Improving the plan and evaluating the true quality score of a schedule requires project collaboration, not relying on dashboards and expecting them to tell the story. Metric-based analysis software evaluates changes between lists of activities and relationships, but is not able to evaluate changes to the underlying plan. Now that plan-based analysis is achievable, schedule-based analytics becomes a routine consequence of the all-inclusive context. Dashboards provide information, but often fail to tell enough of the story. Project management must understand their schedule, and analysis should ensure each component contributes to the overall story of the plan.

The Windows Analysis Technique

The ability to analyze concurrent causes and effects between schedule updates is integral for reducing claim settlement costs and controlling project risk. Of the four methods identified in AACE International’s Recommended Practice No. 29R-03, we regard the dynamic logic, observational method as the most untapped source for advancing forensic schedule analysis (FSA). (We define FSA as the retrospective analysis of CPM models to investigate series of causes and effects between project states.) The dynamic logic, observational method allows specialists to tell the story for each chapter of a project milestone, which is why FPM has chosen to place it at the core of our software’s interface.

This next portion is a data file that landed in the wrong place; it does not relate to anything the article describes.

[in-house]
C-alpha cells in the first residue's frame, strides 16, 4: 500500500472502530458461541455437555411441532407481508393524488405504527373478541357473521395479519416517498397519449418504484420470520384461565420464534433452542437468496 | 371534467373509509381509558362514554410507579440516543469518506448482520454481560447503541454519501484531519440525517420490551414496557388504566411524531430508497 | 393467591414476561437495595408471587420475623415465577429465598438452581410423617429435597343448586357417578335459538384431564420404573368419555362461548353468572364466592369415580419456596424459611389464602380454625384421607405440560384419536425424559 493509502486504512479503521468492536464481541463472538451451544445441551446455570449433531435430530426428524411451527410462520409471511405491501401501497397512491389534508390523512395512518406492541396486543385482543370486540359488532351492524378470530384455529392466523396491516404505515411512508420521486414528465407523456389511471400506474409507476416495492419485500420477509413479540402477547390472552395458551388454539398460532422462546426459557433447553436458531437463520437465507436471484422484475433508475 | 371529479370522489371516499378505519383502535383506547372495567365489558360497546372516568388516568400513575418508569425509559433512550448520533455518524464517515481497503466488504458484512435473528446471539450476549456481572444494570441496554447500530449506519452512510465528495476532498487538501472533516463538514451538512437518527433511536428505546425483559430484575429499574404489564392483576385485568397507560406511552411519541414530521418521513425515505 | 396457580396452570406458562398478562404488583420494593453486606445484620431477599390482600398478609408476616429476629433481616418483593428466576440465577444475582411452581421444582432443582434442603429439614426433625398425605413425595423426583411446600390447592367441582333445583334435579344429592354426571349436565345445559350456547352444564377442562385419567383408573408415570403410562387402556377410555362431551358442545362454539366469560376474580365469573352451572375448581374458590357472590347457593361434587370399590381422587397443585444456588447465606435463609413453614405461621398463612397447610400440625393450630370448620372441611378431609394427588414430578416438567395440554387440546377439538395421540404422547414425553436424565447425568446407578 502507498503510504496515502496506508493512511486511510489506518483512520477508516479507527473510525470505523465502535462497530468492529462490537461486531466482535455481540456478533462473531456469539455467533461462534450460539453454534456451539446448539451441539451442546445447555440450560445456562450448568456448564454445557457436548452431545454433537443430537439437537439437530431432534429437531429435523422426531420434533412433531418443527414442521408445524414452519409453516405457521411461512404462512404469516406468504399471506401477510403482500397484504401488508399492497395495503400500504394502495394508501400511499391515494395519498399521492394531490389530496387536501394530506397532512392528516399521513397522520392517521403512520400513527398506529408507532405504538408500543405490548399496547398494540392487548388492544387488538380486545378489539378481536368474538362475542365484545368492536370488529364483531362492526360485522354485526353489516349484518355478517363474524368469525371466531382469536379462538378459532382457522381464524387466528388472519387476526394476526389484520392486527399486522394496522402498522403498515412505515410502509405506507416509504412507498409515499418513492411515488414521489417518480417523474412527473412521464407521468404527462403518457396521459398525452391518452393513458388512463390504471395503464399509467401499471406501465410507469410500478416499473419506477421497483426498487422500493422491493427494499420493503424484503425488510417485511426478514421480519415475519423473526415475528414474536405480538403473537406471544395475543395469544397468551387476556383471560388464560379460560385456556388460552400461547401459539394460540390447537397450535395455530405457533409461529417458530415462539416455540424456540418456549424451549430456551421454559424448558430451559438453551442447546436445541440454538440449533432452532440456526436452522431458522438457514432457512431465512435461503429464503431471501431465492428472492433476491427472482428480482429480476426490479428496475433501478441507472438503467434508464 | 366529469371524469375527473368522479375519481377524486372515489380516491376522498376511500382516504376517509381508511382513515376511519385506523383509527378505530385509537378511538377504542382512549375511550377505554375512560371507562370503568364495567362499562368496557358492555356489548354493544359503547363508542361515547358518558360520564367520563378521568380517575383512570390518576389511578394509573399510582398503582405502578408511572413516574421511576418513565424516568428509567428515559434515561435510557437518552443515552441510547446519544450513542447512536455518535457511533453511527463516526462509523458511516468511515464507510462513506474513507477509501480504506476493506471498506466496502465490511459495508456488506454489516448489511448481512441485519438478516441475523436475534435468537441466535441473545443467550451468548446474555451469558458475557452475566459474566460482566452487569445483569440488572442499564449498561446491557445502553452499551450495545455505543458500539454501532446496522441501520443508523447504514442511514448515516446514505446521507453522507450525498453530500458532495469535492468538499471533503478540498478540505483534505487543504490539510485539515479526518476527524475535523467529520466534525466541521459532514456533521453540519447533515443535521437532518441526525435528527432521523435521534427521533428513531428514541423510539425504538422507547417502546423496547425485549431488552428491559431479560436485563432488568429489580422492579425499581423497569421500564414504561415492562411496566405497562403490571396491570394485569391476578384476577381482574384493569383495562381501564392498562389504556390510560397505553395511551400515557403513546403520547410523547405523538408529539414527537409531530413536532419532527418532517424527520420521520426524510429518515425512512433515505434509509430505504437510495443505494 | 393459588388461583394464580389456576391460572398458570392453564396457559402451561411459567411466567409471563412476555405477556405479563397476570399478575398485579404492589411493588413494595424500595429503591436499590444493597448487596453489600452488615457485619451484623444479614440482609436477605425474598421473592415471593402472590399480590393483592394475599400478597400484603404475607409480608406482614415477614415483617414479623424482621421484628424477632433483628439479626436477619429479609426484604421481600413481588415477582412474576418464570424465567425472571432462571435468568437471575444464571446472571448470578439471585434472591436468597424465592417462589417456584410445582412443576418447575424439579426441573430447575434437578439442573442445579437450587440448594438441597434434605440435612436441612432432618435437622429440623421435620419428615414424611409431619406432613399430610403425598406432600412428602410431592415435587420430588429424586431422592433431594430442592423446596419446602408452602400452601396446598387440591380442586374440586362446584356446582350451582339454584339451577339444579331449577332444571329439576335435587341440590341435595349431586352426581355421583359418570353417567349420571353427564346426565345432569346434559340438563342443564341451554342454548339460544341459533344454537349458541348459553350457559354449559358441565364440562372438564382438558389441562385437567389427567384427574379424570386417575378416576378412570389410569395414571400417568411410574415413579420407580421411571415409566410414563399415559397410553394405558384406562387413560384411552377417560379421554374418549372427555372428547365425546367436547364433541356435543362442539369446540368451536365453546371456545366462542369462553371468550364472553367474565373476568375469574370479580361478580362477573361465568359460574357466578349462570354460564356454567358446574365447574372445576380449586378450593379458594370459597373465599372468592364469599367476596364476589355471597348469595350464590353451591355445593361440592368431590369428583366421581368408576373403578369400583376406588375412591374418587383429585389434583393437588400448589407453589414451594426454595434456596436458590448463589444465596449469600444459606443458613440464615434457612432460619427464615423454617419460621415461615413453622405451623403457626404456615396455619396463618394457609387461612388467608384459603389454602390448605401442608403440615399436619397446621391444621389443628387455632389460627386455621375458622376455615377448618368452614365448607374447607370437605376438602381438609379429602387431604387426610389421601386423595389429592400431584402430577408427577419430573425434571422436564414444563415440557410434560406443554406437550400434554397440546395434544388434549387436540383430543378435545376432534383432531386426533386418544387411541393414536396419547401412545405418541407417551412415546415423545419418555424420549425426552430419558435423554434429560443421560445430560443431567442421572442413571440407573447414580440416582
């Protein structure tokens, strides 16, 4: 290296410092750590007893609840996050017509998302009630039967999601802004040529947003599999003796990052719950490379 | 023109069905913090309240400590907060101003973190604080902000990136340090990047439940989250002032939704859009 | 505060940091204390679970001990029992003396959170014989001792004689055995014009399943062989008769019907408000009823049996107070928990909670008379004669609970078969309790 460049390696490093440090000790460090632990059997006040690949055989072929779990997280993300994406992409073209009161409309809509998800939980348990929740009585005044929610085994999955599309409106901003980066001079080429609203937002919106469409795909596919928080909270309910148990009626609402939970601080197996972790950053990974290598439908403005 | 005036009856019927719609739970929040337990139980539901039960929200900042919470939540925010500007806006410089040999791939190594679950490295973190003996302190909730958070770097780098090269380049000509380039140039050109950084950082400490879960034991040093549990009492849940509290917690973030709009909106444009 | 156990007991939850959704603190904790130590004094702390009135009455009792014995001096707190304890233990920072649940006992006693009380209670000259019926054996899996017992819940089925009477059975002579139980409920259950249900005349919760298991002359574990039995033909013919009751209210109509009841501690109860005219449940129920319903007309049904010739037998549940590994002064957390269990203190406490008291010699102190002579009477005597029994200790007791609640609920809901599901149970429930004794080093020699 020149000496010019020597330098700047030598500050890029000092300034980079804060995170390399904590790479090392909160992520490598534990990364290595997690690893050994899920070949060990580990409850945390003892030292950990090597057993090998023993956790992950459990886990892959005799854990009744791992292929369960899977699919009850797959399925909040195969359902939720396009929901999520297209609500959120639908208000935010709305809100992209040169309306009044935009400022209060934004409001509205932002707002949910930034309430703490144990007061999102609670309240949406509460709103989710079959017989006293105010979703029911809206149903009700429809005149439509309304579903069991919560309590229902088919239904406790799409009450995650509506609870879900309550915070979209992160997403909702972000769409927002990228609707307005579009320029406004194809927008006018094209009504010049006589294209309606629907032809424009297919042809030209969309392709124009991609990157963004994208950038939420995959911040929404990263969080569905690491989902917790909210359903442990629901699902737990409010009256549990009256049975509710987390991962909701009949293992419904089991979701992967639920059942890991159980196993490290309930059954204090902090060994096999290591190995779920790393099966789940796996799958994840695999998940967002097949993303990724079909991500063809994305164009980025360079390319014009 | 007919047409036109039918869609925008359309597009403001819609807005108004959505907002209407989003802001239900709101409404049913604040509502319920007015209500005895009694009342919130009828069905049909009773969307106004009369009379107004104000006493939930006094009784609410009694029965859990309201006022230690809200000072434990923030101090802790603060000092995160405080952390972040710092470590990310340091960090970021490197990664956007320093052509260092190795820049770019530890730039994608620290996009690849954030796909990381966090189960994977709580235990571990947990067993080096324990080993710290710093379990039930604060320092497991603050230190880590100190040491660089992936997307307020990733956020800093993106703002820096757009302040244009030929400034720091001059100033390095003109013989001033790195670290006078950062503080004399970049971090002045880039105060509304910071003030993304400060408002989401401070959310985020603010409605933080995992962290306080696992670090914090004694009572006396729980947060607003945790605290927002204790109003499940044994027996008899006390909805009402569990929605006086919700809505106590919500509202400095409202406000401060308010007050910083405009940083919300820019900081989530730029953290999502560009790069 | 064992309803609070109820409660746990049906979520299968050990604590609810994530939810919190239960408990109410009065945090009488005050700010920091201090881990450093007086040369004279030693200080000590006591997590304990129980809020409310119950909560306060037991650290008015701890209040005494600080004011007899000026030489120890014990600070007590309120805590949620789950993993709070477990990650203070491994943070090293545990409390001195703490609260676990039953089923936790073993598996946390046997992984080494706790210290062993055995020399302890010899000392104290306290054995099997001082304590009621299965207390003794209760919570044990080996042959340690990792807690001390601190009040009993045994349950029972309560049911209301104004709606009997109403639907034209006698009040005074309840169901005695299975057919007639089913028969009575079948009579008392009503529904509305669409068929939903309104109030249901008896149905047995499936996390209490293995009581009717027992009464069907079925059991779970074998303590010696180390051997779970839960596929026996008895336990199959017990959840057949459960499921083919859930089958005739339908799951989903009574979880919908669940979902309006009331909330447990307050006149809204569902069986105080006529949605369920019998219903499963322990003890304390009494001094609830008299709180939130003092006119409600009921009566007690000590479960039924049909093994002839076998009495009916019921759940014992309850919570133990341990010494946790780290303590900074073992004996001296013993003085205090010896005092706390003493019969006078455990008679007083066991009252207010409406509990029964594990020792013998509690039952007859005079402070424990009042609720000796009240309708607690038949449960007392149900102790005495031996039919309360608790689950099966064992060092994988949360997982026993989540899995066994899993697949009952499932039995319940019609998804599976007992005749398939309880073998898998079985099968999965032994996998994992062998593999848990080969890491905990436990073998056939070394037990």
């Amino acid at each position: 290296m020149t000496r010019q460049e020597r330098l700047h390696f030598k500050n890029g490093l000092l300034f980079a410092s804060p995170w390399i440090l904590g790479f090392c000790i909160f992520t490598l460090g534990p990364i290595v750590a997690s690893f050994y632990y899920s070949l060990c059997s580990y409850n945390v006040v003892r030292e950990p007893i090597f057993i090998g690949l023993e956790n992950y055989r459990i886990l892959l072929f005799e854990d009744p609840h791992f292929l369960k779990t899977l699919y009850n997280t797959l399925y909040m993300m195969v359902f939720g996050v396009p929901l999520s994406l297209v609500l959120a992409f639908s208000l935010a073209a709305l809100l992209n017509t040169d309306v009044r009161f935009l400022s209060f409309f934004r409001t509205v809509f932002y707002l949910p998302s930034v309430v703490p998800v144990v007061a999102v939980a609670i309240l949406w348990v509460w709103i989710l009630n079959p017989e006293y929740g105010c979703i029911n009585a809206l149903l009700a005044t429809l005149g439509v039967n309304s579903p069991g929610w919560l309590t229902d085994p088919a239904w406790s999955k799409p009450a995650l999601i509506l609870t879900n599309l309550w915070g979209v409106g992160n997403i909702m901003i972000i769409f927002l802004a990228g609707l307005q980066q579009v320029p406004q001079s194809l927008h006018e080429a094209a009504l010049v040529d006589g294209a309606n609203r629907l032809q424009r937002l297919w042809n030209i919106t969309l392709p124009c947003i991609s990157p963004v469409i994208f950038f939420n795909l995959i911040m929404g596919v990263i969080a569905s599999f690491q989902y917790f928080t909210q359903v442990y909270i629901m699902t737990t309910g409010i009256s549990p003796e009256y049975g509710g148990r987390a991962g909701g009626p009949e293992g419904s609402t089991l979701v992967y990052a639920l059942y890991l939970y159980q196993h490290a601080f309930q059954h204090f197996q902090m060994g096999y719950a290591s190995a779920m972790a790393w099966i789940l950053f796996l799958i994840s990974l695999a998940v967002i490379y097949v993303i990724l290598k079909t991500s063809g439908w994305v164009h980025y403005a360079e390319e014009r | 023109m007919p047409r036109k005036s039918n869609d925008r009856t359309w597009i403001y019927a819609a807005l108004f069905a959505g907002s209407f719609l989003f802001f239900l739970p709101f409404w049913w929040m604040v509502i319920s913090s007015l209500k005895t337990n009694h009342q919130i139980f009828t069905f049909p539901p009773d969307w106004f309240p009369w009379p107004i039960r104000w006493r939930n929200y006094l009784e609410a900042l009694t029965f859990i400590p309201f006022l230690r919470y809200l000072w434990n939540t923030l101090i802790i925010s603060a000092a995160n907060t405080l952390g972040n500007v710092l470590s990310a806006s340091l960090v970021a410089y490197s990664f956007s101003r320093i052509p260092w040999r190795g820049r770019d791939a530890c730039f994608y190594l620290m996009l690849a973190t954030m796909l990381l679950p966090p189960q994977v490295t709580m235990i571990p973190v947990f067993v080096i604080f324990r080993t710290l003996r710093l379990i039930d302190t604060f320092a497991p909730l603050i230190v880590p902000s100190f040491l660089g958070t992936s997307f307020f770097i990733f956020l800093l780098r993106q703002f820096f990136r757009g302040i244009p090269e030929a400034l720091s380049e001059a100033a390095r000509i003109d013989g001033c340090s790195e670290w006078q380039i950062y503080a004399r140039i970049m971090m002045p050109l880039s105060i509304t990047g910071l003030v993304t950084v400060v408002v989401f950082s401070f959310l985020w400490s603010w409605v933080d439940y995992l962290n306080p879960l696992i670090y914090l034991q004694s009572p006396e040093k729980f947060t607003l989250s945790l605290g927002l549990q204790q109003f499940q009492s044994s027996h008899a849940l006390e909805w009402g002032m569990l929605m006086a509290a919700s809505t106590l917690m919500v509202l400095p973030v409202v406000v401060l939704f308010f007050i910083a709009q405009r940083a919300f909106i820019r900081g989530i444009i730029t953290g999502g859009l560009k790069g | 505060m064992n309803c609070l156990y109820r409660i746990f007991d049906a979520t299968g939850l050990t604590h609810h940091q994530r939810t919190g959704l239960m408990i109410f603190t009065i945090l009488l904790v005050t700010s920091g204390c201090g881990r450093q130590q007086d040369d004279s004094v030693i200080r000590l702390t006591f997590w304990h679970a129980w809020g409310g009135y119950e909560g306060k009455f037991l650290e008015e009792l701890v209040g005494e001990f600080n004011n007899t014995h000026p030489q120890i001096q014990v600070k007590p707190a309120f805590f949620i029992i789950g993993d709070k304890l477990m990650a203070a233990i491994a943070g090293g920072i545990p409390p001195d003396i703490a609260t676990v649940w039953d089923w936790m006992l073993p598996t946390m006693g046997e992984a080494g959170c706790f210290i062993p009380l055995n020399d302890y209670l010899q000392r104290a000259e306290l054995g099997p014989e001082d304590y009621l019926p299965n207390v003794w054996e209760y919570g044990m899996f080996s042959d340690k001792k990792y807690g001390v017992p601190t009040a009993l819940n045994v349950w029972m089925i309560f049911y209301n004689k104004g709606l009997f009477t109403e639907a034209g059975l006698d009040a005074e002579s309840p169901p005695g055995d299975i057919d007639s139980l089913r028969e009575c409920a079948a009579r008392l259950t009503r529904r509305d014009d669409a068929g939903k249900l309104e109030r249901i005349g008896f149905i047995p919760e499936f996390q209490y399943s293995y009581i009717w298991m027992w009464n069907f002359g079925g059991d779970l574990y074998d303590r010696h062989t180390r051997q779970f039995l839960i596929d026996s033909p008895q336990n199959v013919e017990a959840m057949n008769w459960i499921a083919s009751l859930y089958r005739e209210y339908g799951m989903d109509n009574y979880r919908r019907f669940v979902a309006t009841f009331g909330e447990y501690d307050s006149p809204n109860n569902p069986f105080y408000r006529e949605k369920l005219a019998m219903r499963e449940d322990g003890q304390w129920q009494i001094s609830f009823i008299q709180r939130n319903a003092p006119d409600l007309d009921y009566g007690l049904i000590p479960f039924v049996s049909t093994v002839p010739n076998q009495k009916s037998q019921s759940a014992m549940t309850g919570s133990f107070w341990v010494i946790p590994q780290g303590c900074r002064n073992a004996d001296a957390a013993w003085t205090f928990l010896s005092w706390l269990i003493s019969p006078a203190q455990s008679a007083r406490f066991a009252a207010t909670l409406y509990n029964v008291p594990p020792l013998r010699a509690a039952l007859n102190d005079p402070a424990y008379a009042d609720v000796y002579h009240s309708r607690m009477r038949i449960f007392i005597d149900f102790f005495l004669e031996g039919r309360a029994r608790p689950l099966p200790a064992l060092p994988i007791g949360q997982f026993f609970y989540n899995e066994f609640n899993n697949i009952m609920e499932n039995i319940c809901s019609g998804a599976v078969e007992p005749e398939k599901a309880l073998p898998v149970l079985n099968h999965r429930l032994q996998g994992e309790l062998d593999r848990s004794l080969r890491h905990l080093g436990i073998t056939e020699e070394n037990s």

Although the method is the most objective for apportioning delays, analysts struggle to achieve exhaustive results because it requires considerable effort to perform. Automation has solved this challenge by providing the best approach for defending against methods that require biased selection of events for additive simulations, while reducing effort by 90%. The dynamic logic, observational method is rather intuitive, and we encourage you to see just how natural this method is by reviewing your schedule updates with our secure, no-obligation demo.